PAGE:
Leah, protagonist with her only first person pov, won me over! She is a complex, tormented and emotionally rich character, to whom I became very fond of! Leah is a troubled 17-year-old, stifled by the oppressive climate of the town. She attends school, goes to church every Sunday, and struggles to juggle exhausting shifts at the gas station and taking care of Owen, her baby brother. She has no hope of getting out of Winston, no prospects for the future, crushed by a reality that sees her constantly lacking and invaded by numerous tempting suicidal thoughts. Her only solace remains music, at which she is incredibly skilled. When Owen is taken by the Lord of the Wood, under her supervision, Leah suffers the accusations and scorn of the townspeople and she is forced to cross the river and enter the woods to try to bring him back. Suddenly faced with the Lord of the Wood, she discovers that reality is different from what has always been instilled in her, and this will cause her to question everything.

All in all, this is a book I loved deeply, featuring a spellbinding setting, evocative prose, an intriguing plot, and beautiful characters!

Thank you to the Publisher and NetGalley for giving me an ARC of this book in exchange for an honest review!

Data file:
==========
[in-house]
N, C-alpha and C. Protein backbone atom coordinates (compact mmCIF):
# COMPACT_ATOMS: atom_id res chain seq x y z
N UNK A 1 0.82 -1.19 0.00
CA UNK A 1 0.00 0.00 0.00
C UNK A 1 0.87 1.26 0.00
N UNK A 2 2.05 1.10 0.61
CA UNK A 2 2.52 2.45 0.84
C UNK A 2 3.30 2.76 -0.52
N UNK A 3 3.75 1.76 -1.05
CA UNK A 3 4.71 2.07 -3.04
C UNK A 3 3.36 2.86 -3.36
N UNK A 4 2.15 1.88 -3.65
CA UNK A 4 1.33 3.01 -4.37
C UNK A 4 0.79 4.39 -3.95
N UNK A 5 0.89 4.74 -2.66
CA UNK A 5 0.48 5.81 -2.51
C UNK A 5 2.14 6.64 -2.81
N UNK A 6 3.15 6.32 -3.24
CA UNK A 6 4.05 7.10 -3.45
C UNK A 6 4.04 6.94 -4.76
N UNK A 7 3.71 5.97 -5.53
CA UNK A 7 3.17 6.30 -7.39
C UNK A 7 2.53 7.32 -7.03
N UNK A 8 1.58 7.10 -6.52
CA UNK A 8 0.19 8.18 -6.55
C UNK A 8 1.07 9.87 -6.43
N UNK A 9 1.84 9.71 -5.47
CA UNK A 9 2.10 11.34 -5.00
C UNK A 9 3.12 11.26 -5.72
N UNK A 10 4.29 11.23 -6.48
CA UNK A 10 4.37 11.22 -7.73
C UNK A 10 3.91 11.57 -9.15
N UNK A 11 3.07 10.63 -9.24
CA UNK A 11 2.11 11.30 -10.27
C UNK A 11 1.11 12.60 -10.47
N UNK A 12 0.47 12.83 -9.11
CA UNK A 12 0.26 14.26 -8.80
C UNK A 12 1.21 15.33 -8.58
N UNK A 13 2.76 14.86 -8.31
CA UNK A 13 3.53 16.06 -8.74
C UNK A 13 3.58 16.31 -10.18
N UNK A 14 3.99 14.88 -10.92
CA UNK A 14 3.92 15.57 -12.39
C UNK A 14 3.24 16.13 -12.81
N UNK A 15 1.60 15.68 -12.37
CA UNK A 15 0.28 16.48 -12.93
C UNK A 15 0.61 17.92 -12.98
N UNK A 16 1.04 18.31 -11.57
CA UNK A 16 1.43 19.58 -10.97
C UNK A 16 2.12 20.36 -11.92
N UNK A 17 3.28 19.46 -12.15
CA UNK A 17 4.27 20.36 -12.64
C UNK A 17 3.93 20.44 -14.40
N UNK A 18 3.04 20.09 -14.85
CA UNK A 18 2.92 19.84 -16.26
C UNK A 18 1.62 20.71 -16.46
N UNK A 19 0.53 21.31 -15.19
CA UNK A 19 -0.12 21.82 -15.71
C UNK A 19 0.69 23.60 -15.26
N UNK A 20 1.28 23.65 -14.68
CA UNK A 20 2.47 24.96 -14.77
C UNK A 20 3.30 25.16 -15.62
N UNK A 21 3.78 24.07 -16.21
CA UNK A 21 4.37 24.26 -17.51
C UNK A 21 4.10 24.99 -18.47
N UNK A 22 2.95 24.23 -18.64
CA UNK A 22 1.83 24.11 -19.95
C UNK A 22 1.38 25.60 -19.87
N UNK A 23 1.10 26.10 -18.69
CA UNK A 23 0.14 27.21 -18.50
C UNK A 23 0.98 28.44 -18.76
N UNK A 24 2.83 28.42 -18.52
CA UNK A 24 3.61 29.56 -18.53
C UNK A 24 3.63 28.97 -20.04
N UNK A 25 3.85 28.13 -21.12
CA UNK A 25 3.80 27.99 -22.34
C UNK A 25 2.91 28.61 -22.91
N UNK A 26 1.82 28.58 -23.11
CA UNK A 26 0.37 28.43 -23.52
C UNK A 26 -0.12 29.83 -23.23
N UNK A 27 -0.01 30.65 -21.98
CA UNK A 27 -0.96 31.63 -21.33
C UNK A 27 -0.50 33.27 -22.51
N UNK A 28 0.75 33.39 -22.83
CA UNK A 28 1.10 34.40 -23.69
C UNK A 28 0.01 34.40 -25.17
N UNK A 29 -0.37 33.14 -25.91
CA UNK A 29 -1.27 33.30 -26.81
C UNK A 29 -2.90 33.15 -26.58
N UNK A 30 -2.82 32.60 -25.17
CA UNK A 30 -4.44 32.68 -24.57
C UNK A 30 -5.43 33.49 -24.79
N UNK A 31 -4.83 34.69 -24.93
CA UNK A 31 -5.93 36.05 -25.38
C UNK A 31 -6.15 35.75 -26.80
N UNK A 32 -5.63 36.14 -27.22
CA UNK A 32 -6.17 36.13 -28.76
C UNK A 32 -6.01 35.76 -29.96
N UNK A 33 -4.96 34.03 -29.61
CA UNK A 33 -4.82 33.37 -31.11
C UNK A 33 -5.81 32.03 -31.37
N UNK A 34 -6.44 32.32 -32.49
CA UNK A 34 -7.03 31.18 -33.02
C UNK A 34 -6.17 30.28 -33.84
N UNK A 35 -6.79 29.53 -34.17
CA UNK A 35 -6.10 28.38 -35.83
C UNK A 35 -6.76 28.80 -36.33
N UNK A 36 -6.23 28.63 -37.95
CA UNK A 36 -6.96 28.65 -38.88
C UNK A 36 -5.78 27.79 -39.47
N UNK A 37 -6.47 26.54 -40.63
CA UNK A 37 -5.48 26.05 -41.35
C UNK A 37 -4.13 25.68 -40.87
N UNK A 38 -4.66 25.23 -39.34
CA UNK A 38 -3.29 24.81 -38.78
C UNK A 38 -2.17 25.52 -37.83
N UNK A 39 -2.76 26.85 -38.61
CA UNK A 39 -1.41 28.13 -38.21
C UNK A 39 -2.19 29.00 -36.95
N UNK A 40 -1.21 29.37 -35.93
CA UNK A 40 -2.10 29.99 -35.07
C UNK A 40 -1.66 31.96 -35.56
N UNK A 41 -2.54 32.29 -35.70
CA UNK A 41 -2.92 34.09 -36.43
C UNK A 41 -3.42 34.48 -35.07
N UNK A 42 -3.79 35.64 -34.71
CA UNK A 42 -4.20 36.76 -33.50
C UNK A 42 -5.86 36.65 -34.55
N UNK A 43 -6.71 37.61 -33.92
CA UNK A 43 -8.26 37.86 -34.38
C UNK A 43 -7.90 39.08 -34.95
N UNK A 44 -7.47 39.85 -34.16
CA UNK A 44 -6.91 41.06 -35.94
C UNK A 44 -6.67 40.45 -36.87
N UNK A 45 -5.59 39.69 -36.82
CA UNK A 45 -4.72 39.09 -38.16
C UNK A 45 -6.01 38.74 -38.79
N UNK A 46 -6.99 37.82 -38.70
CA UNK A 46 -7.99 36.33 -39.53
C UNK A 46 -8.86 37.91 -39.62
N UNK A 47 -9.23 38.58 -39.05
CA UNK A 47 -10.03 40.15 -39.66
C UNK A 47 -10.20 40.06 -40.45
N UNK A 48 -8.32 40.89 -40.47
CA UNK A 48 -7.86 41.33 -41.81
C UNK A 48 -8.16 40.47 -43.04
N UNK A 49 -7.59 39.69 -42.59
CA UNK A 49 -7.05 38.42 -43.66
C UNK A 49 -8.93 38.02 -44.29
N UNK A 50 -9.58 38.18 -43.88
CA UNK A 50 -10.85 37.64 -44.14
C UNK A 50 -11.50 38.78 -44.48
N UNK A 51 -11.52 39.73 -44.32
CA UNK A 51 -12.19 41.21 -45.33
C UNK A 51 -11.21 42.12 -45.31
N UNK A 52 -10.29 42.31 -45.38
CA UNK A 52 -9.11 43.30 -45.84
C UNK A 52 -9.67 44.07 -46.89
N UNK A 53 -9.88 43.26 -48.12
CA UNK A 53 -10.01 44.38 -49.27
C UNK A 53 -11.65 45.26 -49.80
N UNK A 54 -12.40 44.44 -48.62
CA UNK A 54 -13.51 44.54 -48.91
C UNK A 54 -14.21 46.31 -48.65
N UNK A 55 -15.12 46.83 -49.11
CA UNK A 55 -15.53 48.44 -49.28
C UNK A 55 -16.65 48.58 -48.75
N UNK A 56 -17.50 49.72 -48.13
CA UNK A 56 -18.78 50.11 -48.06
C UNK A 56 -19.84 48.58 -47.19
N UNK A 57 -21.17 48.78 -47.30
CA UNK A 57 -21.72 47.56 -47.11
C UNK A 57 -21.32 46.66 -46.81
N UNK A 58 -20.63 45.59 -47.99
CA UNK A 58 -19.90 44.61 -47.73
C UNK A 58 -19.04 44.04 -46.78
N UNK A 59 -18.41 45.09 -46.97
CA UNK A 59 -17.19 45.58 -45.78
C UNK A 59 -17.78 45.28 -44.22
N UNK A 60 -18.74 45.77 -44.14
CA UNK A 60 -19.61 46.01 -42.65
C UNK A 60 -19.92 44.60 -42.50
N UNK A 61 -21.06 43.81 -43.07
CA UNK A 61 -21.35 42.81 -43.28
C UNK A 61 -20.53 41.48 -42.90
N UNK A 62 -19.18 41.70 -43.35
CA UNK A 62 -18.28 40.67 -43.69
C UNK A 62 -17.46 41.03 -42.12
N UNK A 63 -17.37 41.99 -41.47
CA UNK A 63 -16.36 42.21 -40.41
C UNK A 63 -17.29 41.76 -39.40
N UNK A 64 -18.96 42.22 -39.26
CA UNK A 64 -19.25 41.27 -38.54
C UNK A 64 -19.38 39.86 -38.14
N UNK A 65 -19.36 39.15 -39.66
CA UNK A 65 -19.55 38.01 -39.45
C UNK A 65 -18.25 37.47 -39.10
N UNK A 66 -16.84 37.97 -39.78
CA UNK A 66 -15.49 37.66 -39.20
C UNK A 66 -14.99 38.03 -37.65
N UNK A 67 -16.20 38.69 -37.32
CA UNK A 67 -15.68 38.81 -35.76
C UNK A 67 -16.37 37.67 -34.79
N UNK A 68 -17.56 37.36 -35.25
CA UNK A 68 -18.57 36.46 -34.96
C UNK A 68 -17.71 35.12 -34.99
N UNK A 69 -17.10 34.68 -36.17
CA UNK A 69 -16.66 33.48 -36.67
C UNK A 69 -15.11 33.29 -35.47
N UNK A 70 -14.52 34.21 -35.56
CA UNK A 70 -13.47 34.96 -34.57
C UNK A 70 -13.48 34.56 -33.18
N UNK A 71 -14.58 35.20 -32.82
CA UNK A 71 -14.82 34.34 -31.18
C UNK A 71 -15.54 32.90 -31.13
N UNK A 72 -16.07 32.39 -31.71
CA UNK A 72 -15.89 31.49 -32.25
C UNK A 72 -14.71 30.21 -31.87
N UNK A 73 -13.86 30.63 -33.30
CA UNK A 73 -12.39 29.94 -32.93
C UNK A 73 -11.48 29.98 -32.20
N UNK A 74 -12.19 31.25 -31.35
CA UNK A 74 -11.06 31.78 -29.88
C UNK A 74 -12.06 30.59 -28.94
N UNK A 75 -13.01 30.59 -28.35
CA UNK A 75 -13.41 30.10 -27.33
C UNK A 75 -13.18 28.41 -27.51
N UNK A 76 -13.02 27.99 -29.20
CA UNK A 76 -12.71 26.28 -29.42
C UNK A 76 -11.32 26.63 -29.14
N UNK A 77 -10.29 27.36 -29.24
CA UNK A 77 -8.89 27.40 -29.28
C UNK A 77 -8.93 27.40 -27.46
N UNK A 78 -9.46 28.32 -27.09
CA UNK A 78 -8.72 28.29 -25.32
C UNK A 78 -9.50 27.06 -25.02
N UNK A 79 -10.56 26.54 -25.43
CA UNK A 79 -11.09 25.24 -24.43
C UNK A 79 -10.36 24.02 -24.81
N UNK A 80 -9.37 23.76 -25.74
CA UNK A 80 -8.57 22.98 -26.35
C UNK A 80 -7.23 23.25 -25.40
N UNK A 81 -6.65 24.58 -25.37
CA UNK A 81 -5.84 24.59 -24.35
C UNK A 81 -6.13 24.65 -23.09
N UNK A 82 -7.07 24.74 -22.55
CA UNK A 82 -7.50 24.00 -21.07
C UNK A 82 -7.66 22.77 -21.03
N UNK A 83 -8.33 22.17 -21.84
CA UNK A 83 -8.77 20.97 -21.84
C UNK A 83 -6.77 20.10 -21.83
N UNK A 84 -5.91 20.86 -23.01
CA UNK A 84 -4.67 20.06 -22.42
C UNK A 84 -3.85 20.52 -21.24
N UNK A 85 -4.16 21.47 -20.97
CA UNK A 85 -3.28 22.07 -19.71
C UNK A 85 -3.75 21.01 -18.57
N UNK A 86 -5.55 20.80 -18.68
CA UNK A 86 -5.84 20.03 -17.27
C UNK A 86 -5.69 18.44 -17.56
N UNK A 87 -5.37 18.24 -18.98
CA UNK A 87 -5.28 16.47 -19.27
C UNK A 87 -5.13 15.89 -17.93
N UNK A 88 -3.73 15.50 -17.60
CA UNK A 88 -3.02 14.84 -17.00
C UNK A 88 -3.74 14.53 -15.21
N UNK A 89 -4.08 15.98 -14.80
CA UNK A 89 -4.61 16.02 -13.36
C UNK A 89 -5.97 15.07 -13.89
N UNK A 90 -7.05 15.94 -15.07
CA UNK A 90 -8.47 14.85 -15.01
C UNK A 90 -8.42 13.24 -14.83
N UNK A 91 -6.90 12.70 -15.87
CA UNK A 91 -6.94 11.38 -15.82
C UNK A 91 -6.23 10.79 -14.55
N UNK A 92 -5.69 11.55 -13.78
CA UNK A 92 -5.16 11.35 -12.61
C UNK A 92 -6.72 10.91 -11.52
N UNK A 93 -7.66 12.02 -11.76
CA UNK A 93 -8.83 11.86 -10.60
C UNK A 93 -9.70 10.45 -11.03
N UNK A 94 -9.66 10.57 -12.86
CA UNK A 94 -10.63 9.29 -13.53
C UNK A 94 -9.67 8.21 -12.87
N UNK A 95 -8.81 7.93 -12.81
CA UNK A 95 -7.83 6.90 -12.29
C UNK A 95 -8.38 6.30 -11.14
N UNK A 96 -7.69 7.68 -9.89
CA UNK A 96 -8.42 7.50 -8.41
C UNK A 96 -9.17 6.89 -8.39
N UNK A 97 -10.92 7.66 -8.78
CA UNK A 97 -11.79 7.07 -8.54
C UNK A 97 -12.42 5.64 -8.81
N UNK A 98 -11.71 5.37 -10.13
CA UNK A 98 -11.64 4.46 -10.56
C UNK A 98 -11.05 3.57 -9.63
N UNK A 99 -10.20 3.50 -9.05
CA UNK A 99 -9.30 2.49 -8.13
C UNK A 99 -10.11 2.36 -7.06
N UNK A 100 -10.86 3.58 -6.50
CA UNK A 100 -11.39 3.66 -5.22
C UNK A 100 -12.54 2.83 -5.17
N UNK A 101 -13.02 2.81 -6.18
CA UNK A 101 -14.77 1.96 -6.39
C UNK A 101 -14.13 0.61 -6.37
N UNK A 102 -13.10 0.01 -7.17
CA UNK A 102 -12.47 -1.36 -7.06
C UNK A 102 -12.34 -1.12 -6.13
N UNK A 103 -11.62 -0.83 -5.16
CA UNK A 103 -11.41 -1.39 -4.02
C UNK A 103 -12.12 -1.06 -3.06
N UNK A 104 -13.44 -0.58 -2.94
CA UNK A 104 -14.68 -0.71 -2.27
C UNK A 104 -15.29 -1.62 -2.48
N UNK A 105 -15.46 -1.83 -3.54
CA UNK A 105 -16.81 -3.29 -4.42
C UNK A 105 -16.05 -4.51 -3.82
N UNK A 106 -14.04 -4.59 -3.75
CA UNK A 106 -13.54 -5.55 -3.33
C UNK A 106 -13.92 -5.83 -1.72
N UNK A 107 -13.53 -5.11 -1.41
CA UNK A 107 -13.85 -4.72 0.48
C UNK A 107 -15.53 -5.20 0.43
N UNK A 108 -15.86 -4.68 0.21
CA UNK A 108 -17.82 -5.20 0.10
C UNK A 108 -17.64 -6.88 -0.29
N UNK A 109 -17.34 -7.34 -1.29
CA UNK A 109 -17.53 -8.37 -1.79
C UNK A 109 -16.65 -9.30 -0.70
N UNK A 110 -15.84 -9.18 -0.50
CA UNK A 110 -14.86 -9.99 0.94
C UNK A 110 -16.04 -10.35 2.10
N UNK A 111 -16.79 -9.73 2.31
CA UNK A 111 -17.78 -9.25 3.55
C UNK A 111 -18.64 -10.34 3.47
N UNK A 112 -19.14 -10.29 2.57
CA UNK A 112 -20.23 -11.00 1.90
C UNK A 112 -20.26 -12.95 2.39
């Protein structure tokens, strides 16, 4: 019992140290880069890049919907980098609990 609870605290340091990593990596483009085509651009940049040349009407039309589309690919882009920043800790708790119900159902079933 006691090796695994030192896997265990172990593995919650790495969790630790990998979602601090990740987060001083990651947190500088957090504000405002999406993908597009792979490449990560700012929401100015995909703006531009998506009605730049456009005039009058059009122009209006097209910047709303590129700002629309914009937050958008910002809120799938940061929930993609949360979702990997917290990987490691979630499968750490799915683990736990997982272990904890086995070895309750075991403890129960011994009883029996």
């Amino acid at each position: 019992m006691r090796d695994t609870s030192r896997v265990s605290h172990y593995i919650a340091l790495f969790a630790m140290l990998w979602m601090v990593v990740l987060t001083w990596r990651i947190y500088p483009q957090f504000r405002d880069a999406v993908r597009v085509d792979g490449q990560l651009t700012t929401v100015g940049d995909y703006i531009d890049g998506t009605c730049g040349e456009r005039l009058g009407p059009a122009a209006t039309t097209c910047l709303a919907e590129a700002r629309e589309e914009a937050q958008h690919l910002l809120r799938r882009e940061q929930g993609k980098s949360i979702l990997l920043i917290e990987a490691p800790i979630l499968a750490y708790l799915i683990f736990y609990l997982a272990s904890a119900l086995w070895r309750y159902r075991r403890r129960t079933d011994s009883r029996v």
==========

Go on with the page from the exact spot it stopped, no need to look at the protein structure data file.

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Gothic stories are like catnip for me, but this was just perfect. Utterly atmospheric and gripping from start to finish. I like this author's work and will always check out their releases.

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Oh my
I did not expect this
I didn't expect anything of this, and that just makes me love it all the more
More detailed review will follow soon, but know this; EVERY WORD was worth the read here

My Throat an Open Grave is an absolutely amazing example of social horror. God I loved every bit of this book.
The Lord of the Woods takes children from the town right across the river. When Leah's little brother Owen is taken, she is sent to the woods to retrieve him. But once in the woods, she has to face the question of where the horror really lies. In the stories told in the town she grew up in, or in the people that tell them?